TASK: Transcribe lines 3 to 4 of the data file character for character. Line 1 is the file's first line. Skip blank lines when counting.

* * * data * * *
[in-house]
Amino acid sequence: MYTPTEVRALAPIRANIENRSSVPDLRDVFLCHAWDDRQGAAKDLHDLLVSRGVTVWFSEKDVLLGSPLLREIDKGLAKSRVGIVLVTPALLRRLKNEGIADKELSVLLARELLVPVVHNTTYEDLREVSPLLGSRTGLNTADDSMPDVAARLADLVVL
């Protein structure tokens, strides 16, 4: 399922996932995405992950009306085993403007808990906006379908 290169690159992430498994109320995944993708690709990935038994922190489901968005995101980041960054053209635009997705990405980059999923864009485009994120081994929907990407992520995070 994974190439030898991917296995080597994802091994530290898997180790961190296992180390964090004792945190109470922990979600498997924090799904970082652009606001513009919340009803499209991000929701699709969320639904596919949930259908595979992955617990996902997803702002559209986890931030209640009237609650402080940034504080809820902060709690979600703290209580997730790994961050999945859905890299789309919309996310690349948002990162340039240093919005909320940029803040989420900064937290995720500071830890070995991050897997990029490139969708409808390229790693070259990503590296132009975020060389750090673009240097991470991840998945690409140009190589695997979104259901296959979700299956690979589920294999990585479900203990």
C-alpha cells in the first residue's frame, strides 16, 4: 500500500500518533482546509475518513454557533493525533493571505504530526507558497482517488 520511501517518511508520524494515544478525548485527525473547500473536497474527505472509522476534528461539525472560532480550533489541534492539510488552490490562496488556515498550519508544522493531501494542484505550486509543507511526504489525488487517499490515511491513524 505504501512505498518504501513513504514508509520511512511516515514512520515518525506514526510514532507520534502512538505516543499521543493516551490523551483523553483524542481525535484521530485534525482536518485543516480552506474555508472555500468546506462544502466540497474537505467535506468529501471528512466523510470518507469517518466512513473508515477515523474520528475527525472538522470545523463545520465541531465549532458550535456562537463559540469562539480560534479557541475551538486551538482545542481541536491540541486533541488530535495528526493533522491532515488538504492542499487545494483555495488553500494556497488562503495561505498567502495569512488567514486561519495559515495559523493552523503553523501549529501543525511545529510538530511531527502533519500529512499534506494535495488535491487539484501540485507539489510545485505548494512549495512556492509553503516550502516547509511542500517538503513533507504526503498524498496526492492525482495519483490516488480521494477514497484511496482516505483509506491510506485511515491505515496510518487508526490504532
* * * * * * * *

């Protein structure tokens, strides 16, 4: 399922996932995405992950009306085993403007808990906006379908 290169690159992430498994109320995944993708690709990935038994922190489901968005995101980041960054053209635009997705990405980059999923864009485009994120081994929907990407992520995070 994974190439030898991917296995080597994802091994530290898997180790961190296992180390964090004792945190109470922990979600498997924090799904970082652009606001513009919340009803499209991000929701699709969320639904596919949930259908595979992955617990996902997803702002559209986890931030209640009237609650402080940034504080809820902060709690979600703290209580997730790994961050999945859905890299789309919309996310690349948002990162340039240093919005909320940029803040989420900064937290995720500071830890070995991050897997990029490139969708409808390229790693070259990503590296132009975020060389750090673009240097991470991840998945690409140009190589695997979104259901296959979700299956690979589920294999990585479900203990």
C-alpha cells in the first residue's frame, strides 16, 4: 500500500500518533482546509475518513454557533493525533493571505504530526507558497482517488 520511501517518511508520524494515544478525548485527525473547500473536497474527505472509522476534528461539525472560532480550533489541534492539510488552490490562496488556515498550519508544522493531501494542484505550486509543507511526504489525488487517499490515511491513524 505504501512505498518504501513513504514508509520511512511516515514512520515518525506514526510514532507520534502512538505516543499521543493516551490523551483523553483524542481525535484521530485534525482536518485543516480552506474555508472555500468546506462544502466540497474537505467535506468529501471528512466523510470518507469517518466512513473508515477515523474520528475527525472538522470545523463545520465541531465549532458550535456562537463559540469562539480560534479557541475551538486551538482545542481541536491540541486533541488530535495528526493533522491532515488538504492542499487545494483555495488553500494556497488562503495561505498567502495569512488567514486561519495559515495559523493552523503553523501549529501543525511545529510538530511531527502533519500529512499534506494535495488535491487539484501540485507539489510545485505548494512549495512556492509553503516550502516547509511542500517538503513533507504526503498524498496526492492525482495519483490516488480521494477514497484511496482516505483509506491510506485511515491505515496510518487508526490504532